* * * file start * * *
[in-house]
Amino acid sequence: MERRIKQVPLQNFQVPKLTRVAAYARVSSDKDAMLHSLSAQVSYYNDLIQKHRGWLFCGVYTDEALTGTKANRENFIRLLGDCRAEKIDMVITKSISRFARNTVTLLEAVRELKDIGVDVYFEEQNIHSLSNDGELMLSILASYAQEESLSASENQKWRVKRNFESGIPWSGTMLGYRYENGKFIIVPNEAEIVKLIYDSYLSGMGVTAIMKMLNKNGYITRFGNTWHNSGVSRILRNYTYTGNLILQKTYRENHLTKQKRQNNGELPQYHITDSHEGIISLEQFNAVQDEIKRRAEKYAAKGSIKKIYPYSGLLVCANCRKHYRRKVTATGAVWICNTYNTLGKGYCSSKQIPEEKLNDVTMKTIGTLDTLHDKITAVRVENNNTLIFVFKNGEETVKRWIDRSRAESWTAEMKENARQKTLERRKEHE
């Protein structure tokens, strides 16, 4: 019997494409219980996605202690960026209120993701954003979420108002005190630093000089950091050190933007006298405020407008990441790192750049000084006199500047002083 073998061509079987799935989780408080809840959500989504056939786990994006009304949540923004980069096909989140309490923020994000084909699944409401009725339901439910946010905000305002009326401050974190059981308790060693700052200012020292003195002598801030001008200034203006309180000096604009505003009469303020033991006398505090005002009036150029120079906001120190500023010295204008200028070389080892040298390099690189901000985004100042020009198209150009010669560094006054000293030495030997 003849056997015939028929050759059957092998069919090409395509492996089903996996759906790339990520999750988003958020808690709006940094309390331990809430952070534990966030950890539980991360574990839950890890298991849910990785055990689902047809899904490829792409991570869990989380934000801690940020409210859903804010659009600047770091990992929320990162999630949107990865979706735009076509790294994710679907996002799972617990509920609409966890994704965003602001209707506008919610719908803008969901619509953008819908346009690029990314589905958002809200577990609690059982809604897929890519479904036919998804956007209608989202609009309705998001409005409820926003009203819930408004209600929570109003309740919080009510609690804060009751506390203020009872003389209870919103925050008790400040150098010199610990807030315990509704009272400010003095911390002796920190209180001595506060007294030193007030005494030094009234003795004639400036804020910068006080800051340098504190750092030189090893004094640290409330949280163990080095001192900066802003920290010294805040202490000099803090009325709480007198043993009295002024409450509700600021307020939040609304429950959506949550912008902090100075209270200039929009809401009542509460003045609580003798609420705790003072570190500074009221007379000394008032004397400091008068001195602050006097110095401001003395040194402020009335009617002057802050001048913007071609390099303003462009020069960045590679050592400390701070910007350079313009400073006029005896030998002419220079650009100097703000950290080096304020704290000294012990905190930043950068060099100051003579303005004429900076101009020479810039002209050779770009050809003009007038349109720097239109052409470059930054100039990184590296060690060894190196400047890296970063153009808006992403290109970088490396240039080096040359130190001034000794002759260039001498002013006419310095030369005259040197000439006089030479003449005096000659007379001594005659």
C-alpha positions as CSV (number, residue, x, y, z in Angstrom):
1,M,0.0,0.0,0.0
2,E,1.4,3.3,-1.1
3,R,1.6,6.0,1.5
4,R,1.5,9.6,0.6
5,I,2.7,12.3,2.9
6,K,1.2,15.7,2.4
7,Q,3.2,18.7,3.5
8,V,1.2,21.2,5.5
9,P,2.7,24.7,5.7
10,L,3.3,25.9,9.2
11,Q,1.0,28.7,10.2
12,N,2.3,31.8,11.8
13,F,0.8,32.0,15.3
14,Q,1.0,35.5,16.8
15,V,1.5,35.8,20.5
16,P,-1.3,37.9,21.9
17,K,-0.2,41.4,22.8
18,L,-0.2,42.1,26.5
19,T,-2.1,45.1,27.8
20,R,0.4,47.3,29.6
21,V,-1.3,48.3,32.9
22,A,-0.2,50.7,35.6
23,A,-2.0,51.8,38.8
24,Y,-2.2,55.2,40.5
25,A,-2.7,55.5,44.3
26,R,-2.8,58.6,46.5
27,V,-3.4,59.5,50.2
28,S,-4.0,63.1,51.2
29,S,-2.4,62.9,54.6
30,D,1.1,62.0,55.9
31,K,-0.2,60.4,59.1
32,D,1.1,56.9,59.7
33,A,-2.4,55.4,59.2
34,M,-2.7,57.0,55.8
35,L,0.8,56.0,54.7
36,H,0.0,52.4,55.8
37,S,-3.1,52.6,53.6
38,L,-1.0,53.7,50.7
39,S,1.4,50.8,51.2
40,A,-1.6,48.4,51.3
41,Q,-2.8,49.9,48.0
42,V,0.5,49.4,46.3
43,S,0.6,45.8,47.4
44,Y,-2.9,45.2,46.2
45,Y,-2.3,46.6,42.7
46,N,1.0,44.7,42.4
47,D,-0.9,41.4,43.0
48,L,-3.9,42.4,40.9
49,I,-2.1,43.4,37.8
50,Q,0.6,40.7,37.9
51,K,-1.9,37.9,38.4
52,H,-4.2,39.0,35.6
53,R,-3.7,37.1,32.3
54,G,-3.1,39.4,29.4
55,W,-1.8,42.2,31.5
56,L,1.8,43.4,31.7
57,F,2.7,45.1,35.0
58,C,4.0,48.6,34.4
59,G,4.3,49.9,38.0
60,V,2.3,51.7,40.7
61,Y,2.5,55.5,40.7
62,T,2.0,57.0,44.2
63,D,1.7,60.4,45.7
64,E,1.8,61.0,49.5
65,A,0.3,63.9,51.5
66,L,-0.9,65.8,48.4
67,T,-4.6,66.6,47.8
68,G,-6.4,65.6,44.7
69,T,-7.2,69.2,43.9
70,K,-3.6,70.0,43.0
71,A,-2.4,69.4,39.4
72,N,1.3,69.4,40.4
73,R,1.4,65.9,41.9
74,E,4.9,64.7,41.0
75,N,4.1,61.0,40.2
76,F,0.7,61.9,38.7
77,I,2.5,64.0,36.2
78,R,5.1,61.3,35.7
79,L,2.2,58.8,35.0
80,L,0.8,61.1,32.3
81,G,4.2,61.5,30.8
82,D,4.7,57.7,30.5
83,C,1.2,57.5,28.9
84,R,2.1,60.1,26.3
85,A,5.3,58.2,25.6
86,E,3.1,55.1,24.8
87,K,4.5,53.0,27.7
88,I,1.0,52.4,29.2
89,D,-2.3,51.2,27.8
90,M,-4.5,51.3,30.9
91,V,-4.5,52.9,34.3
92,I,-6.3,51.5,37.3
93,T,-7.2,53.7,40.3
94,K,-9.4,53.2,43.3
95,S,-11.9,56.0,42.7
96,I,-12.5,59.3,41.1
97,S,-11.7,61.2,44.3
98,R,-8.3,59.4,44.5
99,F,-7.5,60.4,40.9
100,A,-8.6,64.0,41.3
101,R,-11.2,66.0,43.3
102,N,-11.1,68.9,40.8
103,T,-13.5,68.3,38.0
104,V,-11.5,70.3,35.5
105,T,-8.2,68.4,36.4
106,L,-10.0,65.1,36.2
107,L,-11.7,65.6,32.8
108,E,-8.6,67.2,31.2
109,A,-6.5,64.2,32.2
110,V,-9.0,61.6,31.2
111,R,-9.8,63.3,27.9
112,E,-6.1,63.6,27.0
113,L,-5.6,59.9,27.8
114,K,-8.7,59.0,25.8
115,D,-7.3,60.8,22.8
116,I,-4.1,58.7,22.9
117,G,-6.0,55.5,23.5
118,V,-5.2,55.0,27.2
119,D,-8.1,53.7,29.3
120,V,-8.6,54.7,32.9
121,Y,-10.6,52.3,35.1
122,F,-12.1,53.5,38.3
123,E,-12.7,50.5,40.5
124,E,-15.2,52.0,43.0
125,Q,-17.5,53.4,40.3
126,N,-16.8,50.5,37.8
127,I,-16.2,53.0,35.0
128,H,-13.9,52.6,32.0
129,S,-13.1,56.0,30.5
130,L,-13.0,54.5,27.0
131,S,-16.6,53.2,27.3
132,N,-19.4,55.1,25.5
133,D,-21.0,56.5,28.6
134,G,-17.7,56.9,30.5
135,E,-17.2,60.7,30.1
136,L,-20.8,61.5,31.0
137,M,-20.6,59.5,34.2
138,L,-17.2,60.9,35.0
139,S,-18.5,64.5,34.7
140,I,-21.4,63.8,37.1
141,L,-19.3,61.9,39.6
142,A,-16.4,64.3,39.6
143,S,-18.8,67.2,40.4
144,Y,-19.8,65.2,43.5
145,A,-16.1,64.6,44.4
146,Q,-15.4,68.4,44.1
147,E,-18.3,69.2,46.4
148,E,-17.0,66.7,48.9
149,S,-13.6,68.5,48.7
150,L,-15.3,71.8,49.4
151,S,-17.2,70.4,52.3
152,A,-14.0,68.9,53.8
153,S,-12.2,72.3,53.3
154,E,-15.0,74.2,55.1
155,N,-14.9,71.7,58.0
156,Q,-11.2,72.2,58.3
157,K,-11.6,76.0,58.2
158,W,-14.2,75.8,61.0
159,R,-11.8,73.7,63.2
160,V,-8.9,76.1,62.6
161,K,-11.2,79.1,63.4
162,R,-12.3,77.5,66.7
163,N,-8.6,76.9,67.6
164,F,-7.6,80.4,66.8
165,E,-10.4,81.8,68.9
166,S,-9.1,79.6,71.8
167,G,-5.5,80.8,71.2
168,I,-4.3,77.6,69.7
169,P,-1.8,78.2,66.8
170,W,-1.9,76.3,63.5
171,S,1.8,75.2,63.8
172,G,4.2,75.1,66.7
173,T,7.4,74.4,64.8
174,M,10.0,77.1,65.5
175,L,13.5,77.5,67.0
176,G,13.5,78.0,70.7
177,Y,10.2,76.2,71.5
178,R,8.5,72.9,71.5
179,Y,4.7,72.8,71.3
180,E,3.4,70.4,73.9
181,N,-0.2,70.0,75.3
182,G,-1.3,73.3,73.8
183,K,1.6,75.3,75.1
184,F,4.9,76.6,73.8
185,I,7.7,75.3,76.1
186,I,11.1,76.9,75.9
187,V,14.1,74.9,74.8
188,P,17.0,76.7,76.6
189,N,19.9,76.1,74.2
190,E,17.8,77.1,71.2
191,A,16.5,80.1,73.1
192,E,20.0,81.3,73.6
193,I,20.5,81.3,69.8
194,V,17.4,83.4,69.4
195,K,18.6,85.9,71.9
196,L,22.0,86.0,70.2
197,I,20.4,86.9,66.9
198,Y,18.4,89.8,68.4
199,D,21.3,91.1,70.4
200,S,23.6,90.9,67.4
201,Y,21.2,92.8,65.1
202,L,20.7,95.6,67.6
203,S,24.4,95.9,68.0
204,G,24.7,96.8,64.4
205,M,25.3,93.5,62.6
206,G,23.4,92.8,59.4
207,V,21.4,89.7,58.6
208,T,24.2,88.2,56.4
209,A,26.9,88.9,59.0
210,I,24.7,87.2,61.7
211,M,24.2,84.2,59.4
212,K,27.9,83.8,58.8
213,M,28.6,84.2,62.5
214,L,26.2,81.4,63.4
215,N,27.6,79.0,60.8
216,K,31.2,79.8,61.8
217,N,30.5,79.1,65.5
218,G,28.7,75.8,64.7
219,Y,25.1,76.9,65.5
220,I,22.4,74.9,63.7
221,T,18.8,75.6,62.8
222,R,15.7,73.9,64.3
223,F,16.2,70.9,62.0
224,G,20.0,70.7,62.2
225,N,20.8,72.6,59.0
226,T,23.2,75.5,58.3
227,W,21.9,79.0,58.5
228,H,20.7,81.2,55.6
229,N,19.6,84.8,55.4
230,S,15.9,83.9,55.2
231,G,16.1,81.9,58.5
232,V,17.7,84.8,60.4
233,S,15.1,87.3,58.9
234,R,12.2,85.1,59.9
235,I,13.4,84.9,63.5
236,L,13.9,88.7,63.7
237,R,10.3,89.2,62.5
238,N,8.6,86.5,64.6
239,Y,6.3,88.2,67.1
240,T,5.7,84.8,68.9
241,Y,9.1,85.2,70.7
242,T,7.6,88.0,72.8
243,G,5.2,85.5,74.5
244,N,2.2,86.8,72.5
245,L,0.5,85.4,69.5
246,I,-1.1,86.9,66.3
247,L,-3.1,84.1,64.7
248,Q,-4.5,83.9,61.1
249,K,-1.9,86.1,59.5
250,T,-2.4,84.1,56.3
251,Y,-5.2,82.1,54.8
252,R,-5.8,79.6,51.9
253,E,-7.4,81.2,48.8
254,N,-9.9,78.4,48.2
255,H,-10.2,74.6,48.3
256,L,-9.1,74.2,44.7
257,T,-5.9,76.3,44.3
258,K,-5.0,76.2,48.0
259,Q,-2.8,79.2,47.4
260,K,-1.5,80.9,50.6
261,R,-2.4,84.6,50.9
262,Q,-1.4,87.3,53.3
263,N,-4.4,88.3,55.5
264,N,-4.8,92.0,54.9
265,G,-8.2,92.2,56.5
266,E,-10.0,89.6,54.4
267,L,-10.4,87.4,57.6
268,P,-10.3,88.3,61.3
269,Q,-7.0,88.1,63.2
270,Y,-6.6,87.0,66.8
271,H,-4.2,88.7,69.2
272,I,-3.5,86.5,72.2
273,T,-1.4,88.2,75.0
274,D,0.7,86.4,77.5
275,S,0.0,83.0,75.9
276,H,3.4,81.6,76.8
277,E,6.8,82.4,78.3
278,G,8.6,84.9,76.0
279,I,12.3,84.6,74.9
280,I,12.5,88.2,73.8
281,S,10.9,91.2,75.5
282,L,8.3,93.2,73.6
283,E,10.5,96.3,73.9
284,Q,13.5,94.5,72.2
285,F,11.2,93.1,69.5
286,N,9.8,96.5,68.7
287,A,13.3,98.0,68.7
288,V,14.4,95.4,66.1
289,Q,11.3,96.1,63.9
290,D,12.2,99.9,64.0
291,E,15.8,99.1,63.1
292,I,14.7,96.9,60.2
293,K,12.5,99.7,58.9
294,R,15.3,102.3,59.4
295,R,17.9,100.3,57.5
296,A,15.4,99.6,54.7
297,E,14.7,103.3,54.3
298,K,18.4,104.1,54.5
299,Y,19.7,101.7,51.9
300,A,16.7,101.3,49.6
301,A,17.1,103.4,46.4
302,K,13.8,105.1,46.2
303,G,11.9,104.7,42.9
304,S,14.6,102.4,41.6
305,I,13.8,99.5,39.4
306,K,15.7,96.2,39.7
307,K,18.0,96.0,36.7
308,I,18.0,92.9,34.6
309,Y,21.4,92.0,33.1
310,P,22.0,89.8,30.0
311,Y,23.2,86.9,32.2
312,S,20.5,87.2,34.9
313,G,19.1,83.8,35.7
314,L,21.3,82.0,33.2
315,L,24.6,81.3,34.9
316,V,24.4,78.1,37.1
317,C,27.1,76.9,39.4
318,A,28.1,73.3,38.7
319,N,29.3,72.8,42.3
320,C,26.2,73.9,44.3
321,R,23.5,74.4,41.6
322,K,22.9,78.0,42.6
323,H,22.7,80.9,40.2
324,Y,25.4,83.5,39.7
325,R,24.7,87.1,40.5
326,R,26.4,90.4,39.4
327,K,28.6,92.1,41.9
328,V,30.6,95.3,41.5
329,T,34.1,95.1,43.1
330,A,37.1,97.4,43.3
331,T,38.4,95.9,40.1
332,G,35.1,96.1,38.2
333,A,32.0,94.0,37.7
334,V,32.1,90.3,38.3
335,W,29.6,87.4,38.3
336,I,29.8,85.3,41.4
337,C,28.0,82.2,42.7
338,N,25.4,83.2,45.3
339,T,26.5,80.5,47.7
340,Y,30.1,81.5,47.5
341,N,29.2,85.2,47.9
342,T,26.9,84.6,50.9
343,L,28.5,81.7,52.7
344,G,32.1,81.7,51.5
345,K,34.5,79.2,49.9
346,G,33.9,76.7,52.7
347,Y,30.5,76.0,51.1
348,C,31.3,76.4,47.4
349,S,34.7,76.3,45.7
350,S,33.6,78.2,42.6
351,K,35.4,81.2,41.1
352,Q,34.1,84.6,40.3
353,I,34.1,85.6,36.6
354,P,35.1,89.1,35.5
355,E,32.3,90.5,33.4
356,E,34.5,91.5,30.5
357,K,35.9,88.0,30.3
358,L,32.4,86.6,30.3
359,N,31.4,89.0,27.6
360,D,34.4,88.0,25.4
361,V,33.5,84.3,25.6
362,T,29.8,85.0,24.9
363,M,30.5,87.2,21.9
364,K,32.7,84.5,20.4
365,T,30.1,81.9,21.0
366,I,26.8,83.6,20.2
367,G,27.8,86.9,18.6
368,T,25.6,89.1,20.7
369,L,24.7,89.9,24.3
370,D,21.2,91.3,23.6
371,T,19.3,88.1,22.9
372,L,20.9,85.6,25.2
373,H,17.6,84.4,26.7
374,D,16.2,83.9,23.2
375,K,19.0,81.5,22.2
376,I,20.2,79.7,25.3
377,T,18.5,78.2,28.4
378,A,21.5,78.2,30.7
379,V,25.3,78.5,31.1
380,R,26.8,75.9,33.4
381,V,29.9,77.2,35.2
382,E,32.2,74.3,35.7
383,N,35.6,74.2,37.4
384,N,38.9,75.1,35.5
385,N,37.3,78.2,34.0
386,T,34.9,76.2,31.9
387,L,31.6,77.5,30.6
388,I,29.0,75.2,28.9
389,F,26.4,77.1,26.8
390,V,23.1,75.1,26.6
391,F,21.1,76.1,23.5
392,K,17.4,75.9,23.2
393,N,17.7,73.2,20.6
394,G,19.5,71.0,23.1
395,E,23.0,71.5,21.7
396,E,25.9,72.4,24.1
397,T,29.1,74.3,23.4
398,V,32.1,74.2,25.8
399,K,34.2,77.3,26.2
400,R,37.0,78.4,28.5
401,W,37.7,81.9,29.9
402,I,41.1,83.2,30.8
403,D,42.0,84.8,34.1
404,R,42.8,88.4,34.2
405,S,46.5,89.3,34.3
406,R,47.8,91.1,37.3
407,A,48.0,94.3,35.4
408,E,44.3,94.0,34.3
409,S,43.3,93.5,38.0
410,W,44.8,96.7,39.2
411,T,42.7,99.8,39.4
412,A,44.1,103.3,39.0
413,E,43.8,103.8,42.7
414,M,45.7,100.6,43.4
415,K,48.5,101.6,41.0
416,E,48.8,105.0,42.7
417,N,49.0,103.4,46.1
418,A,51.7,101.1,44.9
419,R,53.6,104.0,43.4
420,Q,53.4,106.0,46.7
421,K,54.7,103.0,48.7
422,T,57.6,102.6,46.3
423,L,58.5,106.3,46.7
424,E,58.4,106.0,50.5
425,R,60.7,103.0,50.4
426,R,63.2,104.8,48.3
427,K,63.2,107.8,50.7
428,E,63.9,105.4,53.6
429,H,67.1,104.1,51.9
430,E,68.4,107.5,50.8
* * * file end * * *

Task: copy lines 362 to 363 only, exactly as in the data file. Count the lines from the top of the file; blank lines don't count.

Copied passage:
358,L,32.4,86.6,30.3
359,N,31.4,89.0,27.6